Volume of Distribution and Duration

The volume of distribution of a drug molecule is, as described previously, a theoretical number that assumes the drug is at equal concentration in the tissue and in the circulation and represents what volume (or mass) of tissue is required to give that concentration. Volume of distribution, therefore, provides a term that partially reflects tissue affinity. However, it is important to remember that affinity may vary between different tissues and a moderate volume of distribution may reflect moderate concentrations in many tissues or high concentrations in a few. For an illustration of

Fig. 4.6 Free (unbound) volumes of distribution of neutral (triangles) and basic (squares) drugs, also indicating amlodip-ine and nifedipine together with their free (unbound) clearance value (Clu).

how the manipulation of distribution affects systemic concentration the following examples will use free volume rather than total, although either could equally apply.

Taking the simplest case of neutral drugs, where increasing log D74 reflects increased binding to constituents of blood and cells and increased partitioning of drugs into membranes, there is a trend for increasing volume of distribution with increasing lipophilicity (Figure 4.6). In this case, for uncharged neutral molecules, there are no additional ionic interactions with tissue constituents. In most cases, the volume of distribution is highest for basic drugs ionized at physiological pH, due to ion-pair interactions between the basic centre and the charged acidic head groups of phospholipid membranes as described previously.

This ion pairing for basic drugs results in high affinity and also ensures that the ionized fraction of the drug is the predominant form within the membrane. This is particularly important, since most alkylamines have pKa values in the range 8-10 and are thus, predominantly in ionized form at physiological pH. The increase in volume for basic drugs is also illustrated in Figure 4.6.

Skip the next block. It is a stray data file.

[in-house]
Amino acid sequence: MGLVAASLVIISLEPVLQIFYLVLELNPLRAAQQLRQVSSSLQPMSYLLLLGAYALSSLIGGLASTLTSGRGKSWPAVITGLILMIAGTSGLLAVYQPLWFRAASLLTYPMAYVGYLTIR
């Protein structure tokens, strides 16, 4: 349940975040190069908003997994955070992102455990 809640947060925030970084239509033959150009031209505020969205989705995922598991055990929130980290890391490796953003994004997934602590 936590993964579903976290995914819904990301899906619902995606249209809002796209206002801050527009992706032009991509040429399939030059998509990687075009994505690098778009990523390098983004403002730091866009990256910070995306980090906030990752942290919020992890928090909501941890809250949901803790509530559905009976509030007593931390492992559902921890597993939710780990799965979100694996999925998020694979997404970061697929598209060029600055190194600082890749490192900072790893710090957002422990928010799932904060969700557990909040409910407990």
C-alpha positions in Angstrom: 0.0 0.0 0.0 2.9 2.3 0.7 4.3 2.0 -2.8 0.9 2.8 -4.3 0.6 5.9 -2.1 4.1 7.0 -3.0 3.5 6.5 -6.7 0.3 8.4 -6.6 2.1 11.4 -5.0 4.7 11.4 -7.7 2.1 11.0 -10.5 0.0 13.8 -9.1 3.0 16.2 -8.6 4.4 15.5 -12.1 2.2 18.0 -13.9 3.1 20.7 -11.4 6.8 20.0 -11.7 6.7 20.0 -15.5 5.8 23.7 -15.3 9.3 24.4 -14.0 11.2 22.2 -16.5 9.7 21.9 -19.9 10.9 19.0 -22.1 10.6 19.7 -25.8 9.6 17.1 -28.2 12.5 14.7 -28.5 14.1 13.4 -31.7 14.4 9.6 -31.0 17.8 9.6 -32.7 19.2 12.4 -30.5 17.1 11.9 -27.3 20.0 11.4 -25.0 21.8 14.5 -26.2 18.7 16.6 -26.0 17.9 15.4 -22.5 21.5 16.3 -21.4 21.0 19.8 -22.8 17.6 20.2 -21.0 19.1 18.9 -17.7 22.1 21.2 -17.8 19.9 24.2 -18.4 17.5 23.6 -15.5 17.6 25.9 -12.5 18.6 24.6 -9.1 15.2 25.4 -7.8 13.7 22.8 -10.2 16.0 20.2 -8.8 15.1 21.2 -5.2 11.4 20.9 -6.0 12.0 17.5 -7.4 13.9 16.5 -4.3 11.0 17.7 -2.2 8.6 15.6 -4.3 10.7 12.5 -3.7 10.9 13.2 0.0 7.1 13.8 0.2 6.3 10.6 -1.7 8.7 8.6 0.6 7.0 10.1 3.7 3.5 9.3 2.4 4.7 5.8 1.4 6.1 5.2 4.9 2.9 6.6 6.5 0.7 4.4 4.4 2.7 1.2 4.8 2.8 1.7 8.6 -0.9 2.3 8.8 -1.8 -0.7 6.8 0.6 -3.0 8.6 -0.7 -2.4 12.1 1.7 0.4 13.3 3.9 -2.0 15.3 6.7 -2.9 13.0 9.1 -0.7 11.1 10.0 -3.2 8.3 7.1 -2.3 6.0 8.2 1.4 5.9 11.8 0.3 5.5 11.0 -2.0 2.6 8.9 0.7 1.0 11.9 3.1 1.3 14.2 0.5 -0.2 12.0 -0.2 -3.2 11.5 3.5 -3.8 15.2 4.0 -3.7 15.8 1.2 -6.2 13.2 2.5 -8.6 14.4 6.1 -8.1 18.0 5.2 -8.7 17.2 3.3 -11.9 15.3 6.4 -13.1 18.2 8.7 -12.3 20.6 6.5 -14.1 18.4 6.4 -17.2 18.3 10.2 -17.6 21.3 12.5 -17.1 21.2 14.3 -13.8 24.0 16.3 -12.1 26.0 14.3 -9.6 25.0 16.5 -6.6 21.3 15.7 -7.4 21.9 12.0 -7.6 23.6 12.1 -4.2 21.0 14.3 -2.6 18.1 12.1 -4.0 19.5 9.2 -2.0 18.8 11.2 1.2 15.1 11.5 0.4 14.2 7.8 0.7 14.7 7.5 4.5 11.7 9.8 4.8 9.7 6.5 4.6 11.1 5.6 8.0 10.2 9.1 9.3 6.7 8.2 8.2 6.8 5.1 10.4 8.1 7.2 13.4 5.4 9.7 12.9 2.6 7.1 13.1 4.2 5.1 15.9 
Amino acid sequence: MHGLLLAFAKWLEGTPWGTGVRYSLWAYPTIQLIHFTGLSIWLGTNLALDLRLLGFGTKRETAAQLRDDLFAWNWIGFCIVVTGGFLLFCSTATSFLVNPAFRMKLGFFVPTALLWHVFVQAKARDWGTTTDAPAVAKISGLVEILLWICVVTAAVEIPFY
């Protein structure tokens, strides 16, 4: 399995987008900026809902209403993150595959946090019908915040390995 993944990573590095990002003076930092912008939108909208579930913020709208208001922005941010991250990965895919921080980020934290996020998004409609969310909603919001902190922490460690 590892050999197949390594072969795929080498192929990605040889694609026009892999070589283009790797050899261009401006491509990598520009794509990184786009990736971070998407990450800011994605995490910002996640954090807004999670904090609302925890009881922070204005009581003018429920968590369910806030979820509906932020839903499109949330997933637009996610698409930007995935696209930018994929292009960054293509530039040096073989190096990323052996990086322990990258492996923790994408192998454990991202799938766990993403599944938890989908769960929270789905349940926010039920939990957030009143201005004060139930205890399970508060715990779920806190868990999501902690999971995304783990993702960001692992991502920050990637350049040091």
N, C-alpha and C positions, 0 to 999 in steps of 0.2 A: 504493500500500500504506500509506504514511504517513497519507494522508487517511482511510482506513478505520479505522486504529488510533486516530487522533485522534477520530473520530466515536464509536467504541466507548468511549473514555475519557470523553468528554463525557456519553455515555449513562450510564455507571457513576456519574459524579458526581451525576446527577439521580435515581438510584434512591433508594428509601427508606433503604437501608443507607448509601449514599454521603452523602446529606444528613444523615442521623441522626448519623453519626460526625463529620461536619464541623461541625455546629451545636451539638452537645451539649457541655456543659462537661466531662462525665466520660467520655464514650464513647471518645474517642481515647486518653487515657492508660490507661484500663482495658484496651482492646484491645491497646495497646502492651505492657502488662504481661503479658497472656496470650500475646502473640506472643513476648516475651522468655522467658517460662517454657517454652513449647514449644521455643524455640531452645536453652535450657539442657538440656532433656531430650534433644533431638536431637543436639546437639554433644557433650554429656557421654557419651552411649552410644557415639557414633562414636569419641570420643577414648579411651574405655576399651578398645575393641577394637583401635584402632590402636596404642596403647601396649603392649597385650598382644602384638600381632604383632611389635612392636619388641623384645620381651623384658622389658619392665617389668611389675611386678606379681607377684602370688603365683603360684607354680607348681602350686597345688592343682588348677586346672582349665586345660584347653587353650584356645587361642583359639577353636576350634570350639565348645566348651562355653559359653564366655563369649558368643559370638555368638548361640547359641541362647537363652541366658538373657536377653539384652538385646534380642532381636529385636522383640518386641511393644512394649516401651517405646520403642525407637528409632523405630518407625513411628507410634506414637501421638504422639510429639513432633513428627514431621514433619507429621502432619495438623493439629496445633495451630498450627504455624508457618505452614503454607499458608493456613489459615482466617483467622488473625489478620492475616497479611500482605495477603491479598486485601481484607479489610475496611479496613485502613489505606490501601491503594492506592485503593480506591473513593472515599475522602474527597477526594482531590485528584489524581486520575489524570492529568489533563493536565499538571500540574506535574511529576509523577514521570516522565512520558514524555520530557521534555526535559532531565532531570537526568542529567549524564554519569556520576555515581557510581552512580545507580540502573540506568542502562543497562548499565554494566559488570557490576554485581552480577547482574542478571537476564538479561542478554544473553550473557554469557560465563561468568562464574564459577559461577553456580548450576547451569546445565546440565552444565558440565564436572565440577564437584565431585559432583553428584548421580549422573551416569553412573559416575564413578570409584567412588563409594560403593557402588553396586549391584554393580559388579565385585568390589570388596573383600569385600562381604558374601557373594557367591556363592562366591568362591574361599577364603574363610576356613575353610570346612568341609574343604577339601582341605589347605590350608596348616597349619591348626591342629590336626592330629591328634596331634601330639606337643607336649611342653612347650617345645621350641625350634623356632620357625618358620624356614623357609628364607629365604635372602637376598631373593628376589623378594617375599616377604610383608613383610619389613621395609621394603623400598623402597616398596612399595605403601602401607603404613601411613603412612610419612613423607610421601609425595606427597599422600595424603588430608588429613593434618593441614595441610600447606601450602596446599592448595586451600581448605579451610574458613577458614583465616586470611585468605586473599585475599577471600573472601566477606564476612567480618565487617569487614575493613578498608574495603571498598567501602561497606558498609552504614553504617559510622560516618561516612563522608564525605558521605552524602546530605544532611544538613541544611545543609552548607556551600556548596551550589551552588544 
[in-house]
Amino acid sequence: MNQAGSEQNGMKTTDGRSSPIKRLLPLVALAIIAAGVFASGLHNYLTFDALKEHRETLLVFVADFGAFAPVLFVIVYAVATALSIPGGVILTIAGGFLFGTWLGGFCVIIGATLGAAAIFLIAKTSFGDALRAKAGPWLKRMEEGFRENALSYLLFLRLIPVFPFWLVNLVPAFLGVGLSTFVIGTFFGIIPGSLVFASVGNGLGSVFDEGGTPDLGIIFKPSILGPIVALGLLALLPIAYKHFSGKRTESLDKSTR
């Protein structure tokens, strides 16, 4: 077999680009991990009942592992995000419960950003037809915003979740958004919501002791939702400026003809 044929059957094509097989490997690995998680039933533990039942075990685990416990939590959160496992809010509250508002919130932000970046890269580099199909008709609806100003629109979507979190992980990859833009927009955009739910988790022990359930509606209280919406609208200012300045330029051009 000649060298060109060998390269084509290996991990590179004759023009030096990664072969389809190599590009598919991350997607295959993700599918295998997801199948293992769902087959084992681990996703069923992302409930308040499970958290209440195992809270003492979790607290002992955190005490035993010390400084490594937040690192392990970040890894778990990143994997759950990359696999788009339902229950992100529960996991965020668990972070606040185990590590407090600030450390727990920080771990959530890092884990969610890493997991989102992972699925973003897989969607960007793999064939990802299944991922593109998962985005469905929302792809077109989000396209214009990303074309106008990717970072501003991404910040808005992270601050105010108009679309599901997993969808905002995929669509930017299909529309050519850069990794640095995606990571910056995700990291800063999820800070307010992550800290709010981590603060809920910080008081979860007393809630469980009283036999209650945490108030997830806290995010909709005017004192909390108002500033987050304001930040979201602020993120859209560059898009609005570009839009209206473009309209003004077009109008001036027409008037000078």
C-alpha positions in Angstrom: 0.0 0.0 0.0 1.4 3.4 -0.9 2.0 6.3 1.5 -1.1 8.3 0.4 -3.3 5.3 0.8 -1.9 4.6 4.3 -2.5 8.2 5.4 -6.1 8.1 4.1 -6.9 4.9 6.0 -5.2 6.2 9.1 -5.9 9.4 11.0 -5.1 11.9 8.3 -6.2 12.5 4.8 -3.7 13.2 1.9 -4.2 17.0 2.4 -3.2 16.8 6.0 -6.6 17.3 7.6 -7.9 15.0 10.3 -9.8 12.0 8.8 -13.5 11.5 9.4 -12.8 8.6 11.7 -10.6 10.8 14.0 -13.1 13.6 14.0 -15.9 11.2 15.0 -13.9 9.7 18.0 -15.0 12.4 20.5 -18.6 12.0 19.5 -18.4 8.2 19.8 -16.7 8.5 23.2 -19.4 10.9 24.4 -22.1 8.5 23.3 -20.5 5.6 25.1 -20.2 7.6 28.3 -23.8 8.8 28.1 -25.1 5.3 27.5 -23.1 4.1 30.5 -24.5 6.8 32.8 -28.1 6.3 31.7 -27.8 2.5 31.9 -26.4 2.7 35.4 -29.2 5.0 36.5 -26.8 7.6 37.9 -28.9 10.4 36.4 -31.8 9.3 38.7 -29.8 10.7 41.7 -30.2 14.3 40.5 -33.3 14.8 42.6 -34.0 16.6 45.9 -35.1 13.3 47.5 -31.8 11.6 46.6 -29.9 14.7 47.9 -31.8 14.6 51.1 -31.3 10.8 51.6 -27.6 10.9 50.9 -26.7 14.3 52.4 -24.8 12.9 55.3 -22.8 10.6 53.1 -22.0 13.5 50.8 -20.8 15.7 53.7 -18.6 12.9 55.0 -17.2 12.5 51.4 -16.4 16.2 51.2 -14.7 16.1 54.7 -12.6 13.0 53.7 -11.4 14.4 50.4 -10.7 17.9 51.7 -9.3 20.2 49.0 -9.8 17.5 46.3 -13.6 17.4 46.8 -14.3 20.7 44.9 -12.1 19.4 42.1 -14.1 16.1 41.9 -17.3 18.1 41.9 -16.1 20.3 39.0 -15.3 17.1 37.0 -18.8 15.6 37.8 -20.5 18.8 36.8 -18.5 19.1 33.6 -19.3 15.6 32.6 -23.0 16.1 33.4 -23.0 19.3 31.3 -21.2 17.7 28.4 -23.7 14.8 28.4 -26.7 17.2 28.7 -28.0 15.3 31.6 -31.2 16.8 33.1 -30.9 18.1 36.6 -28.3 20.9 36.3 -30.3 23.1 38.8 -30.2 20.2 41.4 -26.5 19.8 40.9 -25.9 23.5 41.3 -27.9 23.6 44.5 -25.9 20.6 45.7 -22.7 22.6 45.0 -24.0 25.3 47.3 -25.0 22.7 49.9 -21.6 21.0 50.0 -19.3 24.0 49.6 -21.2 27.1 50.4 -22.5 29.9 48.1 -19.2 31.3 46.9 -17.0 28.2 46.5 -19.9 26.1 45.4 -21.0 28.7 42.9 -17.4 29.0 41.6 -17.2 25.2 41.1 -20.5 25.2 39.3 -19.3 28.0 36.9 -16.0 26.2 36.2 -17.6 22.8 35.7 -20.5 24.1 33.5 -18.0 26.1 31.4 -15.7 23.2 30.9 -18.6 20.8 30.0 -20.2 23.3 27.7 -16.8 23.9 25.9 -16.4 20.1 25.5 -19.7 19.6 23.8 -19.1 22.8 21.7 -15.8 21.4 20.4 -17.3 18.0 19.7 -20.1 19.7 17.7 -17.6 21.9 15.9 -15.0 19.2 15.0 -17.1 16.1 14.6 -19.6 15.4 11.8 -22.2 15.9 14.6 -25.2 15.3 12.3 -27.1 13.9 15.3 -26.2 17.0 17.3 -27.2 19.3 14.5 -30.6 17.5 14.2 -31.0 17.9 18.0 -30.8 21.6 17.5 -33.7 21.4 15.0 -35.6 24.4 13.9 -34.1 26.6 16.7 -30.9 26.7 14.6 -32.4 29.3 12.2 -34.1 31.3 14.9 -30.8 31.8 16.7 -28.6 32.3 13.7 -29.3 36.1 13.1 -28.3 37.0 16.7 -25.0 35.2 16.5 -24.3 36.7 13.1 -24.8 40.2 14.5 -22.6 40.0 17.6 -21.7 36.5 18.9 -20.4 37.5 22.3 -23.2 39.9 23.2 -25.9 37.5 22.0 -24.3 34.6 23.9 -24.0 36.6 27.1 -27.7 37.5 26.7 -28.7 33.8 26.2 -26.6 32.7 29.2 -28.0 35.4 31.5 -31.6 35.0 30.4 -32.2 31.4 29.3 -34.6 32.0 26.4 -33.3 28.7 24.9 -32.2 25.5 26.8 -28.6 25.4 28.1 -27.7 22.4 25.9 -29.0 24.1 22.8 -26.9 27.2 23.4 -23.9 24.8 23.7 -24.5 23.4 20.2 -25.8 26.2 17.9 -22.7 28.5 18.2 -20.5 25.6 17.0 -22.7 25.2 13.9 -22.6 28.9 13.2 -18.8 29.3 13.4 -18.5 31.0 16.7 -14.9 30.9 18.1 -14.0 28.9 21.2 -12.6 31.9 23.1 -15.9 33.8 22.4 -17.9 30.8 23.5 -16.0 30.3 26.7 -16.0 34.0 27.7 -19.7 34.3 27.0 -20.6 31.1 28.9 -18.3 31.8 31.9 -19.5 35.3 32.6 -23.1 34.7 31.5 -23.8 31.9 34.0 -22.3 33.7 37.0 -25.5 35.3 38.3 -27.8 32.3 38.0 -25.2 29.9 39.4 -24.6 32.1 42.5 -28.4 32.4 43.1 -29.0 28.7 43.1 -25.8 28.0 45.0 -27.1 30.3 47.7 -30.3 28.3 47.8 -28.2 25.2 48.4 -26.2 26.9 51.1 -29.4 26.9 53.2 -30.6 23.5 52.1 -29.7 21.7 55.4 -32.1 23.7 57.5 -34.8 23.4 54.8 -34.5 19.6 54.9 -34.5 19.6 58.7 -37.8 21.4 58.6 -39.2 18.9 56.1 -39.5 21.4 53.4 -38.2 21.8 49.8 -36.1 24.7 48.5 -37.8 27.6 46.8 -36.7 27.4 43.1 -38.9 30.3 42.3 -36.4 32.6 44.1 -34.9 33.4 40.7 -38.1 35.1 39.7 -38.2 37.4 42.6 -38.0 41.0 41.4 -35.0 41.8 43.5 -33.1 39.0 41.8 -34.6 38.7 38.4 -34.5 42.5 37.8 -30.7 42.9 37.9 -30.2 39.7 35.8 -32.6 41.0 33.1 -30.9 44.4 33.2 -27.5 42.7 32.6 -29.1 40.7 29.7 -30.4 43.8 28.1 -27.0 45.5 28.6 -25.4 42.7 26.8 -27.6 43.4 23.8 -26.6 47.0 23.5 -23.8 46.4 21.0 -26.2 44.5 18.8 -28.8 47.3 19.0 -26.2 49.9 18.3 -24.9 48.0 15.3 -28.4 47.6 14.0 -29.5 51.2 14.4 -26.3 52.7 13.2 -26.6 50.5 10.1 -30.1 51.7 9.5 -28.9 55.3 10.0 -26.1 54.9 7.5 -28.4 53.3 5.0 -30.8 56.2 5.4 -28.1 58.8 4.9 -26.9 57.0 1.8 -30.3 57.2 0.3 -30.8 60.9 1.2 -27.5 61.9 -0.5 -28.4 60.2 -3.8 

The importance of volume of distribution is in influencing the duration of the drug effect. Since half-life (0.693/kel where kel is the elimination rate constant) is determined by the volume of distribution and the clearance (Clu = Vdf x kel), manipulation of volume is an important tool for changing duration of action. Here the small amount of drug in the circulation is important, since this is the compound actually passing through and hence available to the organs of clearance (liver and kidney). Incorporation of a basic centre into a neutral molecule is therefore a method of increasing the volume of distribution of a compound. An example of this is the discovery of the series of drugs based on rifamycin SV (Figure 4.7). This compound was one of the first drugs with high activity against Mycobacterium tuberculosis. Its clinical performance [11], however, was disappointing due to poor oral absorption (dissolution) and very short duration ascribed at the time to rapid biliary elimination (clearance).

Many different analogues were produced, including introduction of basic functions with a goal of increased potency, solubility, and reduction in clearance. Ri-fampicin is a methyl-piperazinyl amino methyl derivative [12] with much better duration and has become a successful drug. The basic functionality however does not alter clearance but increases volume substantially (Figure 4.7). Duration is enhanced further [12] by the more basic spiropiperidyl analogue, rifabutin (Figure 4.7). Again

■.3 Volume of Distribution and Duration 53

the desirable pharmacokinetic (and pharmacodynamic) properties are due to effects on volume of distribution rather than effects on clearance.

This strategy of modification of a neutral molecule by addition of basic functionality was employed in the discovery of the dihydropyridine calcium channel blocker, amlodipine. The long plasma elimination half-life (35 h) of amlodipine (Figure 4.8) is due, in large part, to its basicity and resultant high volume of distribution [13].

Fig. 4.8 Structures of the dihydropyridine calcium channel blockers, nifedipine (neutral) and amlodipine (basic).